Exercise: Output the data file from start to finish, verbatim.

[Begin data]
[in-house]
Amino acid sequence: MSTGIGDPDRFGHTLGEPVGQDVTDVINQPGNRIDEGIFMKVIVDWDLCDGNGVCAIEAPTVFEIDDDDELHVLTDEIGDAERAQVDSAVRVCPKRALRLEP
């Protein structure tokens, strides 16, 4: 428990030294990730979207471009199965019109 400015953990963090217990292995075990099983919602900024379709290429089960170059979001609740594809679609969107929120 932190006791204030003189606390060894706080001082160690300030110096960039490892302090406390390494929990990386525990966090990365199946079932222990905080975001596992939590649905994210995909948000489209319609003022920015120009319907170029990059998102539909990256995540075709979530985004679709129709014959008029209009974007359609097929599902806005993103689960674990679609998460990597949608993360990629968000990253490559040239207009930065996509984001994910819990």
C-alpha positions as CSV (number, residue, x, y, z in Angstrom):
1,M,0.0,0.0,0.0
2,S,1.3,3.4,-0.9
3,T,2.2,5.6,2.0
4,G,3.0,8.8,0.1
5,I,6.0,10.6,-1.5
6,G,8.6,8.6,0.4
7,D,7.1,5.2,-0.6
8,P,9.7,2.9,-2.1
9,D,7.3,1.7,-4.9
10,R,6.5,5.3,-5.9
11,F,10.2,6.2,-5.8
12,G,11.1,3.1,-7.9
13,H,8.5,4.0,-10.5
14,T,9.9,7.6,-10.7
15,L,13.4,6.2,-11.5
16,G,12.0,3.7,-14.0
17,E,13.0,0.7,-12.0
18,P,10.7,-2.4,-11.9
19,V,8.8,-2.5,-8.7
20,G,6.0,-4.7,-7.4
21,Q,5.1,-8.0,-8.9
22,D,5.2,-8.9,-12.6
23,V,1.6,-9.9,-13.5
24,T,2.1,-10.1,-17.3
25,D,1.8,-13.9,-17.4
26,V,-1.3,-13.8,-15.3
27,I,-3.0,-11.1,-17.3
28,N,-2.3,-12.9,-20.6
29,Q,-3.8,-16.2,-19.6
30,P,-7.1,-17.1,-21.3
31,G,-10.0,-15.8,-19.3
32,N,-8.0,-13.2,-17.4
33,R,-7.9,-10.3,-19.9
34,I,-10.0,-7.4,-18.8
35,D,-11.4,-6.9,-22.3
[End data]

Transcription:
[in-house]
Amino acid sequence: MSTGIGDPDRFGHTLGEPVGQDVTDVINQPGNRIDEGIFMKVIVDWDLCDGNGVCAIEAPTVFEIDDDDELHVLTDEIGDAERAQVDSAVRVCPKRALRLEP
């Protein structure tokens, strides 16, 4: 428990030294990730979207471009199965019109 400015953990963090217990292995075990099983919602900024379709290429089960170059979001609740594809679609969107929120 932190006791204030003189606390060894706080001082160690300030110096960039490892302090406390390494929990990386525990966090990365199946079932222990905080975001596992939590649905994210995909948000489209319609003022920015120009319907170029990059998102539909990256995540075709979530985004679709129709014959008029209009974007359609097929599902806005993103689960674990679609998460990597949608993360990629968000990253490559040239207009930065996509984001994910819990």
C-alpha positions as CSV (number, residue, x, y, z in Angstrom):
1,M,0.0,0.0,0.0
2,S,1.3,3.4,-0.9
3,T,2.2,5.6,2.0
4,G,3.0,8.8,0.1
5,I,6.0,10.6,-1.5
6,G,8.6,8.6,0.4
7,D,7.1,5.2,-0.6
8,P,9.7,2.9,-2.1
9,D,7.3,1.7,-4.9
10,R,6.5,5.3,-5.9
11,F,10.2,6.2,-5.8
12,G,11.1,3.1,-7.9
13,H,8.5,4.0,-10.5
14,T,9.9,7.6,-10.7
15,L,13.4,6.2,-11.5
16,G,12.0,3.7,-14.0
17,E,13.0,0.7,-12.0
18,P,10.7,-2.4,-11.9
19,V,8.8,-2.5,-8.7
20,G,6.0,-4.7,-7.4
21,Q,5.1,-8.0,-8.9
22,D,5.2,-8.9,-12.6
23,V,1.6,-9.9,-13.5
24,T,2.1,-10.1,-17.3
25,D,1.8,-13.9,-17.4
26,V,-1.3,-13.8,-15.3
27,I,-3.0,-11.1,-17.3
28,N,-2.3,-12.9,-20.6
29,Q,-3.8,-16.2,-19.6
30,P,-7.1,-17.1,-21.3
31,G,-10.0,-15.8,-19.3
32,N,-8.0,-13.2,-17.4
33,R,-7.9,-10.3,-19.9
34,I,-10.0,-7.4,-18.8
35,D,-11.4,-6.9,-22.3